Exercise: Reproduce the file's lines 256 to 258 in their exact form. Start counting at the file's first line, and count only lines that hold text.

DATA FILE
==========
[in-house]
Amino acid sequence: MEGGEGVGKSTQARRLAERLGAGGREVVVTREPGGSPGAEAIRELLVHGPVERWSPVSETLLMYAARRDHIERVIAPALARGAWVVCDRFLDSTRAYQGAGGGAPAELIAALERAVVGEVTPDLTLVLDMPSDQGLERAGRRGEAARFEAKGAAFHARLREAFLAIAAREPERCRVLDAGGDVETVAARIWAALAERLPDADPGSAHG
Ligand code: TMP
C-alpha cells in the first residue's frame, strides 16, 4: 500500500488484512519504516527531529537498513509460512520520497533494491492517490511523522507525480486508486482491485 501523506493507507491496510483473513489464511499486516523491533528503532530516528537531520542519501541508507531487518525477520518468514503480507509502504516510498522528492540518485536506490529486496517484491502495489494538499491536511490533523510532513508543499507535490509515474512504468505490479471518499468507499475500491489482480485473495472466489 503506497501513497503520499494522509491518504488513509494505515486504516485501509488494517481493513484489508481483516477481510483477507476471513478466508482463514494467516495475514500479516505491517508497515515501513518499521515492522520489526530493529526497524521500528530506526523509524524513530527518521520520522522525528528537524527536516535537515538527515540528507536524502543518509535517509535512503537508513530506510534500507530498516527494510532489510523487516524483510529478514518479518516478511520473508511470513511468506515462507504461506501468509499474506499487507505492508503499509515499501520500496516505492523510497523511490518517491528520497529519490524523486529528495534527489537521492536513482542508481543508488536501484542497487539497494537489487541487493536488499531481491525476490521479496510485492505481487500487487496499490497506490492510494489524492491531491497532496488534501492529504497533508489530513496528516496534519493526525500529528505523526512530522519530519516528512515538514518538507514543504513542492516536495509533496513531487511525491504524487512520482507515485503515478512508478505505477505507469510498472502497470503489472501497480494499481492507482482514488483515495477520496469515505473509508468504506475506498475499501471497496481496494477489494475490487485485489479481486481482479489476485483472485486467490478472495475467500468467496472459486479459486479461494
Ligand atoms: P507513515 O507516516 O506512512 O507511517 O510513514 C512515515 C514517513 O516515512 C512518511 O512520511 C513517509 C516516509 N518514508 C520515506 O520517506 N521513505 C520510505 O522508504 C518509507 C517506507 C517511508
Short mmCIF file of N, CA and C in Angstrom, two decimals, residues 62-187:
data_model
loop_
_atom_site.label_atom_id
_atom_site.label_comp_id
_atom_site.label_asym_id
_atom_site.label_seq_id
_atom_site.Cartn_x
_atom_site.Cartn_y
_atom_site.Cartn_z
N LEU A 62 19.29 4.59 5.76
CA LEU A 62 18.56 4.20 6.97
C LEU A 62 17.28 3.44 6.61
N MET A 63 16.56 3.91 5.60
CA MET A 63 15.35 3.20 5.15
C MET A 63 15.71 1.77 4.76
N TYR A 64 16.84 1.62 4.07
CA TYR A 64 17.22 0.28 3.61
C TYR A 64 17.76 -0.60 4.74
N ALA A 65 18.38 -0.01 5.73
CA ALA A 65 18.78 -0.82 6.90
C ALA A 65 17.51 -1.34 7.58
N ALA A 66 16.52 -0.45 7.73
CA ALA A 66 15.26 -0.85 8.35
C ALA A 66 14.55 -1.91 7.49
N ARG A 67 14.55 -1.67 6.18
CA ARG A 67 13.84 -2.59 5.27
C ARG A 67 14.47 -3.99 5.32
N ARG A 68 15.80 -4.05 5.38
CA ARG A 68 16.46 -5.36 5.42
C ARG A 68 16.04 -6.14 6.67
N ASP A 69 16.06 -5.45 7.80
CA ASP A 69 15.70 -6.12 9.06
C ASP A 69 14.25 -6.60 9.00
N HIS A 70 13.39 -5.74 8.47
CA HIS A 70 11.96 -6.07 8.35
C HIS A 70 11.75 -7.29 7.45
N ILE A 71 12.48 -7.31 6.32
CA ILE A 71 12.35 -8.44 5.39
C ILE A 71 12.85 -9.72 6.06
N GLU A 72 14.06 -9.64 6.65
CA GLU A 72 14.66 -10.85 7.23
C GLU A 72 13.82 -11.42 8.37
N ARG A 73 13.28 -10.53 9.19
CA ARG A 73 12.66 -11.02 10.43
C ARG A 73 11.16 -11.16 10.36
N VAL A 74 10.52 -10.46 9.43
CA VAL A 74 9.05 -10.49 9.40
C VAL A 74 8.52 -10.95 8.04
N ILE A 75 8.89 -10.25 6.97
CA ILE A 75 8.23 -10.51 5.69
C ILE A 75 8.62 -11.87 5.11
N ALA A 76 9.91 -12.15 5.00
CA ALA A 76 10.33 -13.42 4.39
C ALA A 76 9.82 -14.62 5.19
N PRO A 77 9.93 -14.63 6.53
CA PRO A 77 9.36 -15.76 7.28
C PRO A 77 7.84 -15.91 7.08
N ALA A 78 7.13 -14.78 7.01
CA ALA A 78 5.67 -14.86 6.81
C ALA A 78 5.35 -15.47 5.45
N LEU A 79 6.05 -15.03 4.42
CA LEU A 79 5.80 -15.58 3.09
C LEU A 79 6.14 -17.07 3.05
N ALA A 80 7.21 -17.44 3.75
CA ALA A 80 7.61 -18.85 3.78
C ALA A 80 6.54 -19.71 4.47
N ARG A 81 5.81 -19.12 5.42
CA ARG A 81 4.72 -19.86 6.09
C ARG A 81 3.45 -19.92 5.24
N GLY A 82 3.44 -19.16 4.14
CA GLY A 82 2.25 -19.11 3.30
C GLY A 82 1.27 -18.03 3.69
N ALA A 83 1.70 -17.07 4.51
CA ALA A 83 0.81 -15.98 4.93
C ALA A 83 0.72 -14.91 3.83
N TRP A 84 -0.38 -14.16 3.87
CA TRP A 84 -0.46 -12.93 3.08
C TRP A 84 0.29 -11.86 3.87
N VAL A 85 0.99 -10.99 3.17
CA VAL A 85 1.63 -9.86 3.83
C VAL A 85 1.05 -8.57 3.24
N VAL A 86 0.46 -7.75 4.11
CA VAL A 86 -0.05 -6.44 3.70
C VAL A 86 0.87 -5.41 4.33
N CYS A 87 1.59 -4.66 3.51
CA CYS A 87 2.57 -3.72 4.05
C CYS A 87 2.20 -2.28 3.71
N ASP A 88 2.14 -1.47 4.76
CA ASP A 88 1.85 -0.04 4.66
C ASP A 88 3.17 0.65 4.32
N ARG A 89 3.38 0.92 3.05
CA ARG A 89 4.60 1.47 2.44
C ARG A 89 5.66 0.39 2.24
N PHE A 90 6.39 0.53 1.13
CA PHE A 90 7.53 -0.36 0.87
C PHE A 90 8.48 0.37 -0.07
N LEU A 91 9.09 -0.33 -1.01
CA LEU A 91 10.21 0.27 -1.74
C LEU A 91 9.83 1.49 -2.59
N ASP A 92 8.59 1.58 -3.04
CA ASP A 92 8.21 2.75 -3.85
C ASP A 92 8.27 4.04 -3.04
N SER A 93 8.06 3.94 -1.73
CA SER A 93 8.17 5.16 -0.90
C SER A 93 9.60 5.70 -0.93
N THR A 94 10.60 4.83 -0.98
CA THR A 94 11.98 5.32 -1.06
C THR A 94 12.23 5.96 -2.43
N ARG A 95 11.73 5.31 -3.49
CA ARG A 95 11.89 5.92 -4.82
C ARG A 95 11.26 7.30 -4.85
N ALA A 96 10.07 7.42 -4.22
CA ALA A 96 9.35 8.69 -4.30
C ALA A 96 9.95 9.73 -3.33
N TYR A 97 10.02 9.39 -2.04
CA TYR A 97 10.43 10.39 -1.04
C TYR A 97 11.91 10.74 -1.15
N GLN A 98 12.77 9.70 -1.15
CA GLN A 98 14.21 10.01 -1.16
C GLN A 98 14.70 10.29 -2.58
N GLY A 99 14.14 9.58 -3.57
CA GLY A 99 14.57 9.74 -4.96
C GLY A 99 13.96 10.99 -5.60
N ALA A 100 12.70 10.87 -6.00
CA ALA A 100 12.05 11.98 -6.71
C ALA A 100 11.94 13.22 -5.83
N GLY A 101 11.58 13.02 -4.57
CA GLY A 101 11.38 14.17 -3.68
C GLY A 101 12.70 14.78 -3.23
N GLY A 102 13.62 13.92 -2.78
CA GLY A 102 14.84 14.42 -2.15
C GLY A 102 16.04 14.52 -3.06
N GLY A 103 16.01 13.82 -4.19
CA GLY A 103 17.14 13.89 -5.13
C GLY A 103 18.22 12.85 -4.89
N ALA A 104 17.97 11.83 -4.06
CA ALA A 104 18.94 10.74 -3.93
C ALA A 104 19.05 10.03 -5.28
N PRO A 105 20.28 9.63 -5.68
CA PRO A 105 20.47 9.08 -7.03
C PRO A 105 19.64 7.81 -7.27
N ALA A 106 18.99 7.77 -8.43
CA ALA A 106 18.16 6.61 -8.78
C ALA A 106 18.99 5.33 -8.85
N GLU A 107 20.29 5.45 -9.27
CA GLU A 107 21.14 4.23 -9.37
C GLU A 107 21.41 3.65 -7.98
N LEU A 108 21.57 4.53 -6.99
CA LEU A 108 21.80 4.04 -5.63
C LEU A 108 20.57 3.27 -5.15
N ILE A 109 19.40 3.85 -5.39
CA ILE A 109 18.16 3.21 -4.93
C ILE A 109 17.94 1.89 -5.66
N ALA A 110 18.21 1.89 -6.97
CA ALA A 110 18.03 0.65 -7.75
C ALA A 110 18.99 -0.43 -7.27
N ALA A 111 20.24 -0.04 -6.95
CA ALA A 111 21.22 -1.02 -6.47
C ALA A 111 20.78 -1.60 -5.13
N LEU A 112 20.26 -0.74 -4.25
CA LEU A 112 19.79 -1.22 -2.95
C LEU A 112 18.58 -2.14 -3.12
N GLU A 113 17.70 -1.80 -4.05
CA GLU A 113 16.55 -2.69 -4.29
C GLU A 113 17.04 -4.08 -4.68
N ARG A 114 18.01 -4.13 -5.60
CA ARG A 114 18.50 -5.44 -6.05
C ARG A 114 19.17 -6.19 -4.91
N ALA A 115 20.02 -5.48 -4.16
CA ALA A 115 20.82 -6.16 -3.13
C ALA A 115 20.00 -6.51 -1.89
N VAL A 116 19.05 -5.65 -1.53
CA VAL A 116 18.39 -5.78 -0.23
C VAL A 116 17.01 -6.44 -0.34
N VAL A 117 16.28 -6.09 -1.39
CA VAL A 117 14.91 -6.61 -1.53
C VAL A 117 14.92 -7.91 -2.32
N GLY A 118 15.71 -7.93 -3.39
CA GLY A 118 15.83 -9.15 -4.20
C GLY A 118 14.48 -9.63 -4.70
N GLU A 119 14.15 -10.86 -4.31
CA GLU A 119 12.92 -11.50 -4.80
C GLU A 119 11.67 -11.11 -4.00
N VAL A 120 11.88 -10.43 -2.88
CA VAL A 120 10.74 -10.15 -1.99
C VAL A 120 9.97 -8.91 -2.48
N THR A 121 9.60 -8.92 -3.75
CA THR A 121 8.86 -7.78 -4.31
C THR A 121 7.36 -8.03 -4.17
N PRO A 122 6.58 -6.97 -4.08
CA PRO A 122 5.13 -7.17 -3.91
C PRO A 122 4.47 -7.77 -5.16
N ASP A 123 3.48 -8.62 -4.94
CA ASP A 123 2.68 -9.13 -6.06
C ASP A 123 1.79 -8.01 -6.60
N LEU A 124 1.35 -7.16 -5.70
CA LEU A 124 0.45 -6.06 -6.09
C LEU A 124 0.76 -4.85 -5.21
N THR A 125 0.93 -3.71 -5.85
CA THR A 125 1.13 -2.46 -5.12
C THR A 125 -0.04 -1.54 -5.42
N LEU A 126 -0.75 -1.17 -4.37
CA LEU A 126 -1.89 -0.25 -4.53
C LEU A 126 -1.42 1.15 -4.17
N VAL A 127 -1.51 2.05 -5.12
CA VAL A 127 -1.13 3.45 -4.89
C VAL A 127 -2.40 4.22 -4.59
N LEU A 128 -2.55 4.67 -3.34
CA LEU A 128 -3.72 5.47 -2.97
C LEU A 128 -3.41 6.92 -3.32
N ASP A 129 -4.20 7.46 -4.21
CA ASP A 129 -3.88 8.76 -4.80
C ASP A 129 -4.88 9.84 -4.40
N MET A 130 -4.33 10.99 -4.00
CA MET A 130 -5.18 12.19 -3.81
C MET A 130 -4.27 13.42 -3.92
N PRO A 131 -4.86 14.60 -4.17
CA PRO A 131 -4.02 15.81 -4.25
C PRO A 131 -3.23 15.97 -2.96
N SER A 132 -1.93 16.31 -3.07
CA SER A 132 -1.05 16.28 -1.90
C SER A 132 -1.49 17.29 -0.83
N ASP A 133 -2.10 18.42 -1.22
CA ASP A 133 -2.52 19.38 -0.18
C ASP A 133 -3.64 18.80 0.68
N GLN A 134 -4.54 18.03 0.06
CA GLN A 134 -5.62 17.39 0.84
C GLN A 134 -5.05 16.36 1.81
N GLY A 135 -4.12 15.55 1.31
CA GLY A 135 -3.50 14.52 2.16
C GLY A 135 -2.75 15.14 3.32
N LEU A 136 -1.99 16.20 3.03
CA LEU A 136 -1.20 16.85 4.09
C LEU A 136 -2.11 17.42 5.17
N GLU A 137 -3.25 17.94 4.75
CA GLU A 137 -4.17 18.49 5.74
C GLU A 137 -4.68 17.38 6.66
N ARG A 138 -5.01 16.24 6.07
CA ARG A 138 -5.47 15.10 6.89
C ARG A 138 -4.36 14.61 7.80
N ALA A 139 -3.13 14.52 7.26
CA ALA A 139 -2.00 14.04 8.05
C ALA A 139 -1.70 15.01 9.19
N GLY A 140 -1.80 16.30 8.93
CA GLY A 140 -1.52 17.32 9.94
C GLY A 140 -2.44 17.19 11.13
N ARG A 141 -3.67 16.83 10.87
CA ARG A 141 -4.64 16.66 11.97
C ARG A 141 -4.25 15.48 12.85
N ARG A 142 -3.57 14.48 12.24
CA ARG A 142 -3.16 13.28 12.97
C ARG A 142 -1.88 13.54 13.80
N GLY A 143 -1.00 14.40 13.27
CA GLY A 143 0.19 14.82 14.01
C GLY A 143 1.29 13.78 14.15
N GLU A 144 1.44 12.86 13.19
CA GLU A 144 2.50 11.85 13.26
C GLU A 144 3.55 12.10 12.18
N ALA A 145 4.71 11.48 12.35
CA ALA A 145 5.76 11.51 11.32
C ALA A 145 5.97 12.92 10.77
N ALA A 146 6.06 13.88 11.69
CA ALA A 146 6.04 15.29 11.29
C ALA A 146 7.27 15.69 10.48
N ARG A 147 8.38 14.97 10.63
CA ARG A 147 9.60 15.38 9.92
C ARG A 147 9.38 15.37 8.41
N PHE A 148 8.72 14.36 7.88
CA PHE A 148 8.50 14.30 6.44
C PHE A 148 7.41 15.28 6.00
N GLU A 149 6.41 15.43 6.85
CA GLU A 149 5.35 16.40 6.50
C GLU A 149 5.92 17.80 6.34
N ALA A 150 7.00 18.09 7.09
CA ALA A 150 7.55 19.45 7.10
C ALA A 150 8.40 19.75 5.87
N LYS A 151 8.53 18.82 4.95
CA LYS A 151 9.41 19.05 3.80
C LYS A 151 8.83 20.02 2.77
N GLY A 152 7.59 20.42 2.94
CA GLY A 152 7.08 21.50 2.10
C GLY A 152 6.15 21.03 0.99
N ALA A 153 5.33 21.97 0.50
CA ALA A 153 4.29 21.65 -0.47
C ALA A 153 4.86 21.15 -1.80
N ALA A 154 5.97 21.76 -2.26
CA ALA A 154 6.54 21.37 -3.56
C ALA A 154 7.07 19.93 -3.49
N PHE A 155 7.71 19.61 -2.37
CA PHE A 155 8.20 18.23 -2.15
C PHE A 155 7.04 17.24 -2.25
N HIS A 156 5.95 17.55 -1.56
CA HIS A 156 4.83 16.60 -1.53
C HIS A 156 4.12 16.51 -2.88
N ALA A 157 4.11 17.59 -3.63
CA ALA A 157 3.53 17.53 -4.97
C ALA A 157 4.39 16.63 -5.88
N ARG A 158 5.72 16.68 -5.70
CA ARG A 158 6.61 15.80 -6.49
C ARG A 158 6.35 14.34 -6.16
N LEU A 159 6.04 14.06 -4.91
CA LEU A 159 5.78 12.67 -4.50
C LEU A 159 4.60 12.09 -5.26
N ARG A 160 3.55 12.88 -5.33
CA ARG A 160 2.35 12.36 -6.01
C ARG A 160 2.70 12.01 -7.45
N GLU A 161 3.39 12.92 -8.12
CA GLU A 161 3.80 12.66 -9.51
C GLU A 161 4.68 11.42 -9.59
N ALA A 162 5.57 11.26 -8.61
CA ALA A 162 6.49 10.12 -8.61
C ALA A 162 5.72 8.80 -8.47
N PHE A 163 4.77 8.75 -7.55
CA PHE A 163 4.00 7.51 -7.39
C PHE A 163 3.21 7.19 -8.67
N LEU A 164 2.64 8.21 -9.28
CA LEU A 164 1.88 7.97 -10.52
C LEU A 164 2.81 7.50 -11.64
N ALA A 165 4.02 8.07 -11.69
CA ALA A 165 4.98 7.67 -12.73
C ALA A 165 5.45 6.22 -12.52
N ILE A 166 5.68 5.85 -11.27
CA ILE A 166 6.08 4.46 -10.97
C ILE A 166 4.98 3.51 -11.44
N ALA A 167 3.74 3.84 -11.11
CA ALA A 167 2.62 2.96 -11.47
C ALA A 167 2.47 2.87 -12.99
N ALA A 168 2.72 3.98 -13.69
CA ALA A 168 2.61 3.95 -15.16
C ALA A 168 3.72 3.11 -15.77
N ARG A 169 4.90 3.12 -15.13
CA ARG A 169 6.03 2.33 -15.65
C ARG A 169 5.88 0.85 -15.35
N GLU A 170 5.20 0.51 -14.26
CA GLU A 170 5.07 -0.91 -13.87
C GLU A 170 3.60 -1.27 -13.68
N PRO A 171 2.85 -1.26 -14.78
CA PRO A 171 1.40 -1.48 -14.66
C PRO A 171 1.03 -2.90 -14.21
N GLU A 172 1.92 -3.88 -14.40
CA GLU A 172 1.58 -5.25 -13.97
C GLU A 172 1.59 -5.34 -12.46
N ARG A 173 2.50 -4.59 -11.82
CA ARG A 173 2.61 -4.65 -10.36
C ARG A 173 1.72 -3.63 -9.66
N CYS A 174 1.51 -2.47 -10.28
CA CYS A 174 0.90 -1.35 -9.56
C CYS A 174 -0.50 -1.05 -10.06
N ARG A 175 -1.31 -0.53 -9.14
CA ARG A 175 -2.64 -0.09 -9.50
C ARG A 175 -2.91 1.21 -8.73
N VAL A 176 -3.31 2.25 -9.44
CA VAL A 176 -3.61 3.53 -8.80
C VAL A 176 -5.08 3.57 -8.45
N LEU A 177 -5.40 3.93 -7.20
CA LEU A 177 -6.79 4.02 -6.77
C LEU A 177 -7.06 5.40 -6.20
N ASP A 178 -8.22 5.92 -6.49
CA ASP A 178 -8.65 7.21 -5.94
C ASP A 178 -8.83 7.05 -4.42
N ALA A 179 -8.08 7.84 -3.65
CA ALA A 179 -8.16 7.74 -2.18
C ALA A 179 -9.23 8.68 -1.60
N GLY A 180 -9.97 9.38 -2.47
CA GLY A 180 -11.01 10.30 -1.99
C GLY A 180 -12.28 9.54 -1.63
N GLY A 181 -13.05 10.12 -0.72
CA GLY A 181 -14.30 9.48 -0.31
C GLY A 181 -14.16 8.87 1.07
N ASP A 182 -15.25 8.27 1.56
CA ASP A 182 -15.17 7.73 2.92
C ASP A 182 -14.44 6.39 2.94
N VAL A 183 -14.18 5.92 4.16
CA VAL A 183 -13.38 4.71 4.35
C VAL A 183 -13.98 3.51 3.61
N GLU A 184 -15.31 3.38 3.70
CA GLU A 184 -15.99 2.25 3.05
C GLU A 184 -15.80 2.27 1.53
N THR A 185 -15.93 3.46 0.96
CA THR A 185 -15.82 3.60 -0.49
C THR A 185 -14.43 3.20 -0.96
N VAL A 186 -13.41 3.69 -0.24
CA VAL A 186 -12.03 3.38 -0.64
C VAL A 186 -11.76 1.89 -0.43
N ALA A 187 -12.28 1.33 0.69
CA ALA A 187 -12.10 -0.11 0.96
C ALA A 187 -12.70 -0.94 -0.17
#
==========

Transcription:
N ARG A 142 -3.57 14.48 12.24
CA ARG A 142 -3.16 13.28 12.97
C ARG A 142 -1.88 13.54 13.80